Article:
A hard cocktail of rain, wind and snowflakes assaulted the farmers market last week. It was the kind of prolonged spring squall that has to make a farmer — more of whom showed up than shoppers — question his or her career choices. The only thing that sold out was coffee, because everyone’s hands were cold. A vat of steaming congee, on special at the Vietnamese sandwich stall, would have sold out too, but they ran out of bowls.
It’s not hard to find places to use chive greens. Sweeter and milder than the white part, they still pack a lot of garlicky flavor. Dust them on linguine, rice, clam chowder or toast, simmer them into ramen, substitute them for basil in caprese, scatter them upon scallops and skordalia (potato garlic sauce), and munch behind a mouthful of just about anything savory. Those garlic chive greens greens improve every bite.
Water and fiber are two of the biggest missing elements in a healthy diet, according to dietitians. And you’ll find both of those in a bowl of oatmeal.
Corned beef and cabbage became an American Irish delicacy in Boston and New York, where immigrants from the Emerald Isle found themselves in Jewish neighborhoods, with the means to bring home a corned brisket from the local delicatessen once in a while and cook it Irish style: in a pot with cabbage and potatoes.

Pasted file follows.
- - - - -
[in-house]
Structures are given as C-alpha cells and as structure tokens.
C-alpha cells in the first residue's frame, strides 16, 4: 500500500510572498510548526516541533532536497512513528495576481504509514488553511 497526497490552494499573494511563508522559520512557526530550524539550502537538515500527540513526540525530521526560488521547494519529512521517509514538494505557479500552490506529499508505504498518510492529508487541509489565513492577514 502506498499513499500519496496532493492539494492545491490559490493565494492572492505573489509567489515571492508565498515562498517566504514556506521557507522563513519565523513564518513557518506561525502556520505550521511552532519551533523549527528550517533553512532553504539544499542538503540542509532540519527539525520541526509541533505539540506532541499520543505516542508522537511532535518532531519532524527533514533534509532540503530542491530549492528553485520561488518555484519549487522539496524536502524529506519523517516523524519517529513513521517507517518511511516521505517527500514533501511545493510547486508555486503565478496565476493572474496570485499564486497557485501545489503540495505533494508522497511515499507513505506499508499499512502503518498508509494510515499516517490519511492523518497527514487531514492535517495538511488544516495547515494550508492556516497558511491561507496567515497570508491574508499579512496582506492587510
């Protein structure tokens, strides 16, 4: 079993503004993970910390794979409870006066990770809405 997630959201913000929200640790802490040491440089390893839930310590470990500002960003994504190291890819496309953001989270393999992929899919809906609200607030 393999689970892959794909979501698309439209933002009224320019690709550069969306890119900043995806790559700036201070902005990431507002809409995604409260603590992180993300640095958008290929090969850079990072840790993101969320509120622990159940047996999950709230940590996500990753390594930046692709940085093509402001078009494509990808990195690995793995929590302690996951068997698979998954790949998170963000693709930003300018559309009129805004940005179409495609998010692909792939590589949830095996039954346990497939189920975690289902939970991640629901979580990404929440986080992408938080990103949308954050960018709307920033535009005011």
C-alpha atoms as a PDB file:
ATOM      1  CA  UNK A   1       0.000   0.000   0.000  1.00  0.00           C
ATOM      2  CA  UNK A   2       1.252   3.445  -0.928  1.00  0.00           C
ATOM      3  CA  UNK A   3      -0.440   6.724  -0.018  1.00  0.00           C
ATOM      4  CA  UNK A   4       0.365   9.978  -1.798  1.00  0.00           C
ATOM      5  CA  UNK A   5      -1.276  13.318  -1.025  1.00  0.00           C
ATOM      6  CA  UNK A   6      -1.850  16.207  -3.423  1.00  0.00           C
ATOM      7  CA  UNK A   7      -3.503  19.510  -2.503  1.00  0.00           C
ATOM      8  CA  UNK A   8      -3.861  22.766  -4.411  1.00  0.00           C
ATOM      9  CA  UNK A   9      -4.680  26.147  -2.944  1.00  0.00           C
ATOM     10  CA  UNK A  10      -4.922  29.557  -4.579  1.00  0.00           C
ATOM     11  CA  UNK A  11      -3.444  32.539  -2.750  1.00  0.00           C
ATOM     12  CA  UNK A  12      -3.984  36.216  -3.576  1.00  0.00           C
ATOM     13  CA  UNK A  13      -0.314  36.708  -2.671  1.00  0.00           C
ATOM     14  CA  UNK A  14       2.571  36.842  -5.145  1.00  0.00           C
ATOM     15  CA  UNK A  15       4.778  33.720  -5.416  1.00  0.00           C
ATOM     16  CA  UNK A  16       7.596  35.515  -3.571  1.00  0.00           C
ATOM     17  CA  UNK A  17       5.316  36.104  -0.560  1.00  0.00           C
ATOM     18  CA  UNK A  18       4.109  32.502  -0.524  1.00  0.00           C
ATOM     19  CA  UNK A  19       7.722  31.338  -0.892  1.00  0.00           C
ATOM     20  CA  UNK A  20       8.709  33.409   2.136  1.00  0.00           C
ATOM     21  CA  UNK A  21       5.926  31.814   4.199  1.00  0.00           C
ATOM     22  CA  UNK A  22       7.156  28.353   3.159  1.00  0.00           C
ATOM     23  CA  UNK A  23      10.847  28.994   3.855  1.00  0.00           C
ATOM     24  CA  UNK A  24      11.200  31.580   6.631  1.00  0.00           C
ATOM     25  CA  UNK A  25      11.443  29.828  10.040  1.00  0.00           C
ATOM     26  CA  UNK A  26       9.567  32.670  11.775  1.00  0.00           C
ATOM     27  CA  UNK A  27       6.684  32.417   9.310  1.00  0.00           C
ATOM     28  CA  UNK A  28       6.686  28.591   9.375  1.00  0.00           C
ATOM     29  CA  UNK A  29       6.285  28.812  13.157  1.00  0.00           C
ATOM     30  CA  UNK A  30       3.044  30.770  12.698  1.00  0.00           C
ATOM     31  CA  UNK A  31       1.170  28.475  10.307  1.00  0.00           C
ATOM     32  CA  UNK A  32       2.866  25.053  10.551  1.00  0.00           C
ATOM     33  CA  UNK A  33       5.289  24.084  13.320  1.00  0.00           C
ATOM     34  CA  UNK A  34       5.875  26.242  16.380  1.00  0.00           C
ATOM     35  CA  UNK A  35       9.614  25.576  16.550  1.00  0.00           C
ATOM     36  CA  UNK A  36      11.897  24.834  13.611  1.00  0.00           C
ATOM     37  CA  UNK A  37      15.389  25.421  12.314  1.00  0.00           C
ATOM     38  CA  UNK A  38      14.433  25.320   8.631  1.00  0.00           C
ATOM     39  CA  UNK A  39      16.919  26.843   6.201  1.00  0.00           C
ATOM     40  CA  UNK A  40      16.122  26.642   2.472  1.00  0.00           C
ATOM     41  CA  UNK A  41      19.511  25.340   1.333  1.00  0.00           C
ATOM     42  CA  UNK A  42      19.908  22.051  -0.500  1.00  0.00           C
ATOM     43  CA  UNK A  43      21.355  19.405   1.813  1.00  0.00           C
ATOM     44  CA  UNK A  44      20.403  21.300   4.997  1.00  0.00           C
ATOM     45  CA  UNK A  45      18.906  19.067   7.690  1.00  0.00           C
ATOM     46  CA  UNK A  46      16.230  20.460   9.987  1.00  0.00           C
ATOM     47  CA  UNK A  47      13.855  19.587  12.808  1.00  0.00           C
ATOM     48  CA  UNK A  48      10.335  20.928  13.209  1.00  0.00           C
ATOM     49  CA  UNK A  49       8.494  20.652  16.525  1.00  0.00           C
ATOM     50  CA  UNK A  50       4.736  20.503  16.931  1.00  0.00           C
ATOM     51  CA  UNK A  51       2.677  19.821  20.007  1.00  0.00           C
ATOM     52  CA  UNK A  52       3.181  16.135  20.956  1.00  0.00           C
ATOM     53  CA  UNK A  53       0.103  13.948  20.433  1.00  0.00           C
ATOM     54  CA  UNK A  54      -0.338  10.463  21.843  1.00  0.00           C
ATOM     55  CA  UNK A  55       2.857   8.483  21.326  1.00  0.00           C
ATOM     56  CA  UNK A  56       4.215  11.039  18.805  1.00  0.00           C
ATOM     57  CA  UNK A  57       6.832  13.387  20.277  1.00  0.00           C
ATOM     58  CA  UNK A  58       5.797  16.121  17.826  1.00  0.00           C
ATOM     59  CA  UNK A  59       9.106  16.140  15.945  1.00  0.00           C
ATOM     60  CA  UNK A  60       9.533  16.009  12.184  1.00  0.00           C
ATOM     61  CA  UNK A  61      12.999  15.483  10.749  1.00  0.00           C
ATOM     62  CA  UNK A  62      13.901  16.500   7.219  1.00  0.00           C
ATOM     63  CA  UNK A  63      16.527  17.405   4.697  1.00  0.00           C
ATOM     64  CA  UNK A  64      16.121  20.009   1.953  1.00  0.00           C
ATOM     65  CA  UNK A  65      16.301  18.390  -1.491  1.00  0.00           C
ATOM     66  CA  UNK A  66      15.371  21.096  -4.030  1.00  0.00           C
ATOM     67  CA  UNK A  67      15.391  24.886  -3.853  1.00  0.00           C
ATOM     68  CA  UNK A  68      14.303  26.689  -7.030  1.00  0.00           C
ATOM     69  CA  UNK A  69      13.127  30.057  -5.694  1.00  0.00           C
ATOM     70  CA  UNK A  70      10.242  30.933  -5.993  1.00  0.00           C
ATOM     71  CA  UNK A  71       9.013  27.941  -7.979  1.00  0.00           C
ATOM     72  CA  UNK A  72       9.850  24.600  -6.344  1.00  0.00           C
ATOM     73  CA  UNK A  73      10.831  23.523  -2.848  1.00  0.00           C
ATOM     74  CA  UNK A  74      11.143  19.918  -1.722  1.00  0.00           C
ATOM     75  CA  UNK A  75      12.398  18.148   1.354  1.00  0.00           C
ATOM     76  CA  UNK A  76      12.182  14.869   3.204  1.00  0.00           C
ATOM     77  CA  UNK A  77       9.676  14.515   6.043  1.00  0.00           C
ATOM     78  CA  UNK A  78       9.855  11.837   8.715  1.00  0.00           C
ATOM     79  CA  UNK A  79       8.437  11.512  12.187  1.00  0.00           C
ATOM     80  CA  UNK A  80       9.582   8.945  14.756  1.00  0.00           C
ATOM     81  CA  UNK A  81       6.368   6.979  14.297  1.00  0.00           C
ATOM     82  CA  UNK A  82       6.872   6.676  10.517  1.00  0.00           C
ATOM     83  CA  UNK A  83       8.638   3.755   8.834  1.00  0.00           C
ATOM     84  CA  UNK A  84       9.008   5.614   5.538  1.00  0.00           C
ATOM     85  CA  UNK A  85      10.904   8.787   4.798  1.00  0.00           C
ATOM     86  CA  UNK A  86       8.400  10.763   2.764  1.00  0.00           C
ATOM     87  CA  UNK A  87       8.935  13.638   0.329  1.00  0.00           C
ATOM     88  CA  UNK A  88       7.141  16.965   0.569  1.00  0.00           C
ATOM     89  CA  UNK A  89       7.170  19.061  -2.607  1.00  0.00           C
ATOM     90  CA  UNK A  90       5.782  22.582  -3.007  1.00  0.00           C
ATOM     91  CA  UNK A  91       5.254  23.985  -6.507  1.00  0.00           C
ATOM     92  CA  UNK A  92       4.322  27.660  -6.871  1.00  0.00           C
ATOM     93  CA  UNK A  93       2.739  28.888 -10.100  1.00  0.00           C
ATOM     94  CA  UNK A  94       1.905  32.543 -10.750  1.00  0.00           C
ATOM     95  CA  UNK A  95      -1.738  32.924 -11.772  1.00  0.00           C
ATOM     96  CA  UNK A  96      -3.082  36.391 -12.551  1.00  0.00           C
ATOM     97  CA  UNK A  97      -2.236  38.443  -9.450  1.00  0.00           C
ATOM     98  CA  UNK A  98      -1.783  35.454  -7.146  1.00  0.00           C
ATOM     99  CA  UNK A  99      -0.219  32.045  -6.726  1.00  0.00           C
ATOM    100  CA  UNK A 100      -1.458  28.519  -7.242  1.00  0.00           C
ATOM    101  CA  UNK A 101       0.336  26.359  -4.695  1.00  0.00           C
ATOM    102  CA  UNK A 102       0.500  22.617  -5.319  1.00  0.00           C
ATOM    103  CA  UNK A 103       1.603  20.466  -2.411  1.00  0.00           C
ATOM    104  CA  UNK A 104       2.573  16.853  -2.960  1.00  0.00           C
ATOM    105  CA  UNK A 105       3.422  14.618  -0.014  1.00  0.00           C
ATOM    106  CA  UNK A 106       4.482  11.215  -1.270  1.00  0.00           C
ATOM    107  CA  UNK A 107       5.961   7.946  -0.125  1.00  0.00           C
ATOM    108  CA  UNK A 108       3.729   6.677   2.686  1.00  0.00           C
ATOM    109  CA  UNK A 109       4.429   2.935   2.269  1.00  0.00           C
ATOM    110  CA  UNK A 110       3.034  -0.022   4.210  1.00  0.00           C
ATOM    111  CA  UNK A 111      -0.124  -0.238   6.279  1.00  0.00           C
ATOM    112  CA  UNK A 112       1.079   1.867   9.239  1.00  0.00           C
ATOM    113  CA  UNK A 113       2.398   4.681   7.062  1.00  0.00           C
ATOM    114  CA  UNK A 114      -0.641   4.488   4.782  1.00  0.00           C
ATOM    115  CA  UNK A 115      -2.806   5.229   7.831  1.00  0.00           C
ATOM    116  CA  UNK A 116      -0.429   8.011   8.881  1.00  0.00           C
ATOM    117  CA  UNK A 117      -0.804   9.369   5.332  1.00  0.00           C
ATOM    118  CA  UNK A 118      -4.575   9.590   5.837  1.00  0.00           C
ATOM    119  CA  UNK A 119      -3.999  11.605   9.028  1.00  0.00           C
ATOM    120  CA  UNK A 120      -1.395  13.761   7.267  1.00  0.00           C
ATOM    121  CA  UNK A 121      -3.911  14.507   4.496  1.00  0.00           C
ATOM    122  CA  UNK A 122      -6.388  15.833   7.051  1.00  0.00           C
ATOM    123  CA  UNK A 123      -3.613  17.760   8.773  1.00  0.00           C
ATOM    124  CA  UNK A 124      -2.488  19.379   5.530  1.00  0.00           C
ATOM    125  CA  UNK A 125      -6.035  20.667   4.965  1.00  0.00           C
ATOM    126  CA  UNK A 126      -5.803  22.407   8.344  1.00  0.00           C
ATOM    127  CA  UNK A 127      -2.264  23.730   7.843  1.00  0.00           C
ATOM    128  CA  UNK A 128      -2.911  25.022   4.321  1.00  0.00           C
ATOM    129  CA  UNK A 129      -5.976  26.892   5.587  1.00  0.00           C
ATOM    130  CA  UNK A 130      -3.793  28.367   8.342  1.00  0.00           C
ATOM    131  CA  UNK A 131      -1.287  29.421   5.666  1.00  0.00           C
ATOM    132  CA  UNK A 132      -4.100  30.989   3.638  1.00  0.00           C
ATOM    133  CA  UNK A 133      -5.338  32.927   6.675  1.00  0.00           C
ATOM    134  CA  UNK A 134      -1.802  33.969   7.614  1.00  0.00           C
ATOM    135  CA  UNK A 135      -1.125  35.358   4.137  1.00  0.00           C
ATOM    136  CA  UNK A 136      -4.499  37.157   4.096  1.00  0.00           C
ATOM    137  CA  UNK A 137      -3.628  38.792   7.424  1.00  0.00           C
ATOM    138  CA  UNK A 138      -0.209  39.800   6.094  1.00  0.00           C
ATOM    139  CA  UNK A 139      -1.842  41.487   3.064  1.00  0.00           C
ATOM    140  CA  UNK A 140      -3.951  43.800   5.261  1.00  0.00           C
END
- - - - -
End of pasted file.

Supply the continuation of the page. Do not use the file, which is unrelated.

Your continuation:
You don’t need game bones to make a bone stock, when beef, chicken or basically any other bones will do.
“Anybody gone into Whole Foods lately and see what they charge for arugula?” asked then-Senator Barack Obama, during an Iowa campaign rally in 2007. There was no Whole Foods in Iowa at the time, and his gaffe, and the inevitable backlash, all became known as “Arugula-gate.”
Not to be confused with starvation, fasting is the deliberate refraining from eating. It’s an ancient practice tied to many religions and cultures, from Native American vision quests to Ramadan.
As we bid farewell to a dumpster fire of a year, pretty lights might not be enough. It might be time to light things on fire.
Waiting for it to cool might just be the hardest part of making this pie